empathy cat

I Can’t Talk About Rape Retraction

I’ve been reading and re-reading this I Can’t Talk About Rape post I wrote two years ago, and keep referring to when I get in Internet kerfuffles. The content and context is quite sensitive, and recent circumstances has forced me to re-evaluate my words.

I write this blog with the attitude that no one is reading. Because really, no one was, and it was more freeing. But it’s no longer that simple. Commenters forced me to rethink about what I had said (see? you guys can change things! You just don’t need to yell.) Should I issue a retraction? Well, that would imply that I didn’t believe in what I had written. That I was sorry for it’s existence. That I should apologize.

In my mind, apology means regret. Regret means that, if you could take it back and erase that it ever happened, you would. That’s not something I take lightly — our experiences, good and bad, shape us. So I had to ask myself, twenty years from now, what if my daughters come across my words and read them. Would I feel comfortable with that?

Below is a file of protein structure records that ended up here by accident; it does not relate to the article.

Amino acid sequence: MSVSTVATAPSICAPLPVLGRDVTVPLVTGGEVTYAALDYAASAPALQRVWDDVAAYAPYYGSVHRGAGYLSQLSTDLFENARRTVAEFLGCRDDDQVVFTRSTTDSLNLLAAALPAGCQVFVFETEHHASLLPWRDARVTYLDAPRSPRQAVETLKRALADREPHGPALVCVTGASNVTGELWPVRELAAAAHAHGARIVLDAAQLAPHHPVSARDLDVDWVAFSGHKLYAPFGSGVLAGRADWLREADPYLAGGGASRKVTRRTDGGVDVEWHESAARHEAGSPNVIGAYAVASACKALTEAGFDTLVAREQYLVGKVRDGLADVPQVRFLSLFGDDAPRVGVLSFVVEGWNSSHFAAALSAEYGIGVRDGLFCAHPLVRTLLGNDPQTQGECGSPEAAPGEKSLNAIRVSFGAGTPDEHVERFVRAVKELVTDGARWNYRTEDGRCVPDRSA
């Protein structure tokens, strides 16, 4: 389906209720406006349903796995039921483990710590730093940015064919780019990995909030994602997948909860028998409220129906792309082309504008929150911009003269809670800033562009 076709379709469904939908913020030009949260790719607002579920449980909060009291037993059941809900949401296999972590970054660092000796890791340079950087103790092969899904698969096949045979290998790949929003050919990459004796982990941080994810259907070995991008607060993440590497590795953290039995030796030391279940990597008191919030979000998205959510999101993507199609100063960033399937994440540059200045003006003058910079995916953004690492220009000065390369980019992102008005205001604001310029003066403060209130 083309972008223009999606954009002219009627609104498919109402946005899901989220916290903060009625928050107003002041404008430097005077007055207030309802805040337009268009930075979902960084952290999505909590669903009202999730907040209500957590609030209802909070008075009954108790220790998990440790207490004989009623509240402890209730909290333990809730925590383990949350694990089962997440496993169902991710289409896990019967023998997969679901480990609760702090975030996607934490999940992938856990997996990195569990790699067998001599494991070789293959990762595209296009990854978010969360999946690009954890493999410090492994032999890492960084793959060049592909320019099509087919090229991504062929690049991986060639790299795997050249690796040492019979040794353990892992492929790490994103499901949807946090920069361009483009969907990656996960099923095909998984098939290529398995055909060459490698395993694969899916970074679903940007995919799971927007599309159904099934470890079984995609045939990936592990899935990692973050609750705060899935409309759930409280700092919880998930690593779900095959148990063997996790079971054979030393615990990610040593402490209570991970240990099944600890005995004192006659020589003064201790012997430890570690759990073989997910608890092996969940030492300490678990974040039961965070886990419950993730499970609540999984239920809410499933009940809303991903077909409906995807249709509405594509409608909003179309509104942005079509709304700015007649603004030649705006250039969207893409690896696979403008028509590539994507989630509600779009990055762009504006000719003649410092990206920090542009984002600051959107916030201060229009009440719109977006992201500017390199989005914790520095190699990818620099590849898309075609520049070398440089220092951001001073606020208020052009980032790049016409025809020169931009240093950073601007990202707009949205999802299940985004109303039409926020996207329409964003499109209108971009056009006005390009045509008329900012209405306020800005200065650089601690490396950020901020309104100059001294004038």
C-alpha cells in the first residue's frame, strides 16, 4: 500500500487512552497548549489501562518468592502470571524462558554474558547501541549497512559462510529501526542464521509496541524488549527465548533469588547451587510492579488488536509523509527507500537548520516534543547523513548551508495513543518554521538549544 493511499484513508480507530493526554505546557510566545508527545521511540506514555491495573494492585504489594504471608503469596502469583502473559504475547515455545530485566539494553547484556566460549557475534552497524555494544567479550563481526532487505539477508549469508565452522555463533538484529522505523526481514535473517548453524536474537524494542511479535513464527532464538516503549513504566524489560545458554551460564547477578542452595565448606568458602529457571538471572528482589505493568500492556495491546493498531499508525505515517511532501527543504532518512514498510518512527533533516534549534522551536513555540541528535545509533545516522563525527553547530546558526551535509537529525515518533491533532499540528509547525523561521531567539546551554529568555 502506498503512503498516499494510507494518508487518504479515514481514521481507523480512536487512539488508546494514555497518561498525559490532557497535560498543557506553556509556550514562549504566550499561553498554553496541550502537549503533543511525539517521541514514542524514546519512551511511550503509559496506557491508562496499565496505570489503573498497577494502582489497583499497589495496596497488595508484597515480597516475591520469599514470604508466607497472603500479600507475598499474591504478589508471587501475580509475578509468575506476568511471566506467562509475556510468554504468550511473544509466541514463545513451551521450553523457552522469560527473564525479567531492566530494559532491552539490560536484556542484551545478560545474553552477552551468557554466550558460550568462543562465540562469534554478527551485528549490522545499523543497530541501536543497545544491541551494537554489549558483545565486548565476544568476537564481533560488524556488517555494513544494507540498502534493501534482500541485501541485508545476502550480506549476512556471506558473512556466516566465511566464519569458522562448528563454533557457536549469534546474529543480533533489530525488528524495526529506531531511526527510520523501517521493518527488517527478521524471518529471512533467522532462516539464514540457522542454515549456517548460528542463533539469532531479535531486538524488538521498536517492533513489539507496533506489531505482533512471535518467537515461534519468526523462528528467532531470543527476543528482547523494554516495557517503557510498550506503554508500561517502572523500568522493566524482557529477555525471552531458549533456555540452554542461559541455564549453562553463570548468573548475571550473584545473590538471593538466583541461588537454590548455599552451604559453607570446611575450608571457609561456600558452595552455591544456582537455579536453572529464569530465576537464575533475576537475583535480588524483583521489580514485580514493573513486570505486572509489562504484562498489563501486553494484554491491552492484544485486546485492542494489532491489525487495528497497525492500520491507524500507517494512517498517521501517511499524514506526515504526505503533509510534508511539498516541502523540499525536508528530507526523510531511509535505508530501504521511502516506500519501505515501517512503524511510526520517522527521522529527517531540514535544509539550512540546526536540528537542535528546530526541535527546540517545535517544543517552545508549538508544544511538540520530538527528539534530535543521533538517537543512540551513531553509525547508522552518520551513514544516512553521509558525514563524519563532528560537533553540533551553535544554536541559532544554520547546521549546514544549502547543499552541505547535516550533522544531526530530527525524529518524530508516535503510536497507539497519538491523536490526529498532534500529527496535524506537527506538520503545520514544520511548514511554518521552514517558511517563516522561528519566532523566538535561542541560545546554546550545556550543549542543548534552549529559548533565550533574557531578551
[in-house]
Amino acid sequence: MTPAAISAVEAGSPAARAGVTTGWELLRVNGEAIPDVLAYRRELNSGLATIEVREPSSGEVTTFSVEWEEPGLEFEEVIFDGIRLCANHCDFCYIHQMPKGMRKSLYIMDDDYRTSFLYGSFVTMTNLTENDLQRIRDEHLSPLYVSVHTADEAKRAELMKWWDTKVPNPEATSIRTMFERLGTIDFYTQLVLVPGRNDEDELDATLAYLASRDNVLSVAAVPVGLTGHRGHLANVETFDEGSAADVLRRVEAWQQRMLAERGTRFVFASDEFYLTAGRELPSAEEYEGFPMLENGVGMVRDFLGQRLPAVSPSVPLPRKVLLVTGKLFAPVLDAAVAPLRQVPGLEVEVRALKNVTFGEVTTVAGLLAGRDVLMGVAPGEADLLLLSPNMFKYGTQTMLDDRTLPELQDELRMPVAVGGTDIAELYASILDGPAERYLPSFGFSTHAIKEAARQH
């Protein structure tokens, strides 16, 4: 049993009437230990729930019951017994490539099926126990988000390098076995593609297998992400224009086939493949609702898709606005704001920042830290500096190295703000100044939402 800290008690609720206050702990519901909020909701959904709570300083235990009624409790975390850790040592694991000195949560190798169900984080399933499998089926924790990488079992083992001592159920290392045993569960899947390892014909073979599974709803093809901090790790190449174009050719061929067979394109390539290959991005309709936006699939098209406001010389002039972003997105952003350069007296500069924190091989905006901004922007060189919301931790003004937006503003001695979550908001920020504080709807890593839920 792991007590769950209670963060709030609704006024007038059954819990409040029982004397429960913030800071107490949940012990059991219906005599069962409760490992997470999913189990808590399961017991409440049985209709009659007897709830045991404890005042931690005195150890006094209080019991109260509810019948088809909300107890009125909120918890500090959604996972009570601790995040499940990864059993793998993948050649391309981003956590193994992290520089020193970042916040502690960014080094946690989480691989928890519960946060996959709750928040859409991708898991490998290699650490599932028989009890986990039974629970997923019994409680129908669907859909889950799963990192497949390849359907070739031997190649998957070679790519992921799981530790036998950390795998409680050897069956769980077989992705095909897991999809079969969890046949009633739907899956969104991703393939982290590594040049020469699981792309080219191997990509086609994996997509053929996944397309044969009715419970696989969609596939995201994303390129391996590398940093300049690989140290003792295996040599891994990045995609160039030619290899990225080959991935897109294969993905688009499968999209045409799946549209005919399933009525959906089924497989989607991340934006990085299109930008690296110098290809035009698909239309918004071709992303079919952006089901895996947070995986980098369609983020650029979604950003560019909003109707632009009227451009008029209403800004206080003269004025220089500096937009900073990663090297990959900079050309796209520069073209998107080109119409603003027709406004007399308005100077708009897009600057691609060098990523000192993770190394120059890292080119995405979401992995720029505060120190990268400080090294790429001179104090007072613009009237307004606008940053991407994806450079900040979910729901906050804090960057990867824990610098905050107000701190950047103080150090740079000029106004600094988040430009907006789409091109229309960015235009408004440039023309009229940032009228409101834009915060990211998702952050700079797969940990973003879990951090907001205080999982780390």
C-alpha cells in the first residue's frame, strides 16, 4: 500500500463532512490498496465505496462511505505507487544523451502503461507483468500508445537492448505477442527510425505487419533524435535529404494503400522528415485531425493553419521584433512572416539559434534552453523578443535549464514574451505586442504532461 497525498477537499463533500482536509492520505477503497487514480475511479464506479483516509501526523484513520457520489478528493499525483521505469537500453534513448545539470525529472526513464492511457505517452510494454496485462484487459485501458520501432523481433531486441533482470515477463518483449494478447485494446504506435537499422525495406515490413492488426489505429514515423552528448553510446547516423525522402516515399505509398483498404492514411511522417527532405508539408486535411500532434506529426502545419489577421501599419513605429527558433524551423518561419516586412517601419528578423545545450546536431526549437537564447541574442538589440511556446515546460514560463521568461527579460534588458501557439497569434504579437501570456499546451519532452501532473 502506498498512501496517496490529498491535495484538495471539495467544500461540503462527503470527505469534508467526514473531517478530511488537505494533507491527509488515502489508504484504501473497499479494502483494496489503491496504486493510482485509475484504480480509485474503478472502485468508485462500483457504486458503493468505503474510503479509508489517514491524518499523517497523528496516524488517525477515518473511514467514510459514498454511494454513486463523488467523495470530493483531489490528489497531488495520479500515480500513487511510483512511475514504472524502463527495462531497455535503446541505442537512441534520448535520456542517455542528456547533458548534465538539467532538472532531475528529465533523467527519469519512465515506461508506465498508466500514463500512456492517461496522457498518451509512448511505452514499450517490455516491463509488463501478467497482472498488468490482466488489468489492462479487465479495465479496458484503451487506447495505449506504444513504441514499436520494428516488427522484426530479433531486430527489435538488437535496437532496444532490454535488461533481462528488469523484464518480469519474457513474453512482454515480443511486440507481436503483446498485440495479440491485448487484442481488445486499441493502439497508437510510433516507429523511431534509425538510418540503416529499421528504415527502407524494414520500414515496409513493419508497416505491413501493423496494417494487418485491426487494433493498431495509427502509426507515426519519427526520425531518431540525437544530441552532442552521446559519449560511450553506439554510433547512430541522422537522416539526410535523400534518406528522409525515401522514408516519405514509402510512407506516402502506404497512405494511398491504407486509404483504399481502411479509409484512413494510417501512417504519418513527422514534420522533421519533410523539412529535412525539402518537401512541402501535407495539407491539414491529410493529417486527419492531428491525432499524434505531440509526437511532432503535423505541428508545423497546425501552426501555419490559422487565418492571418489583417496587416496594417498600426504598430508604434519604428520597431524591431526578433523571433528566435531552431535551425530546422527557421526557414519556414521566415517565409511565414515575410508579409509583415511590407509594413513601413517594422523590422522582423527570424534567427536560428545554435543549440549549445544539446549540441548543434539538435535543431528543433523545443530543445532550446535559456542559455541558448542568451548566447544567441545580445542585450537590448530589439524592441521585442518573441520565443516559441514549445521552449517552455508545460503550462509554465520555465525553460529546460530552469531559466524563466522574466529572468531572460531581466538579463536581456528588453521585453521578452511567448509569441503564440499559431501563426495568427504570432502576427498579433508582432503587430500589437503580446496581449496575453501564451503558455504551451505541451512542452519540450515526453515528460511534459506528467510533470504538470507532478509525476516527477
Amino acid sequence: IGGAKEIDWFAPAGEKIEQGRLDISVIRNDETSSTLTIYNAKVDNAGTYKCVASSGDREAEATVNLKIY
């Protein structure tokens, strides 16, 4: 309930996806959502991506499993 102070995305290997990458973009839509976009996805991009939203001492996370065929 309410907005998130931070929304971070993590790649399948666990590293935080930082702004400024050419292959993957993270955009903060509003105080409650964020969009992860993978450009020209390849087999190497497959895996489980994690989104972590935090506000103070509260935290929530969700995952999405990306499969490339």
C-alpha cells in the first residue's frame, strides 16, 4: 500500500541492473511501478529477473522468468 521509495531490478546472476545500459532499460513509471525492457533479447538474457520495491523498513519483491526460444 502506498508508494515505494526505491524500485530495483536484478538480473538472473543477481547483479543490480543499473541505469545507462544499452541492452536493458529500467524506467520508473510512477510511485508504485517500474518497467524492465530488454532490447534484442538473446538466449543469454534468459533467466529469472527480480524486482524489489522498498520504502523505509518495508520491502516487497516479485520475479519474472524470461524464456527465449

The answer is no.

I would never want my daughters to think that, god forbid they were ever raped, it was their fault. The fact is, rape is never the victim’s fault. That’s the definition of rape. It can’t be your fault because someone else forced or coerced you to do it. It’s ‘without consent’. It’s against one’s will.

When I wrote that post, I was angry. I was angry that my questions were misinterpreted as malicious trolling, because they implied something maybe people didn’t want to think about. It’s that second side of the coin. Black people don’t want to think that they’re racist, even though I just saw a sketch on Charles Barkley’s SNL called “White People Problems”. Women don’t want to believe they’re different than men despite actual scientific evidence that they are (but can you be different and still be equal? I hope so). But it’s hard to communicate sincerity in text.

But instead of people talking calmly and rationally, they were yelling, insulting, and shutting me down. They were citing seemingly ridiculous statistics and saying that I couldn’t ask questions about it because I had never been in that situation. That post was a reaction to that — not to their disagreement, but by their hostile, resentful responses. I felt they were trying to shame me. I understand that this an emotional subject, but here is a guy who doesn’t understand because he’s never needed to worry about it. At least he’s trying to learn, but if you start yelling at him, it’s going to make him resentful towards you. If you’re in a minority, and you can convince the guy in the majority, you can go places. There is a lot of confusion out there, mostly thanks to the media.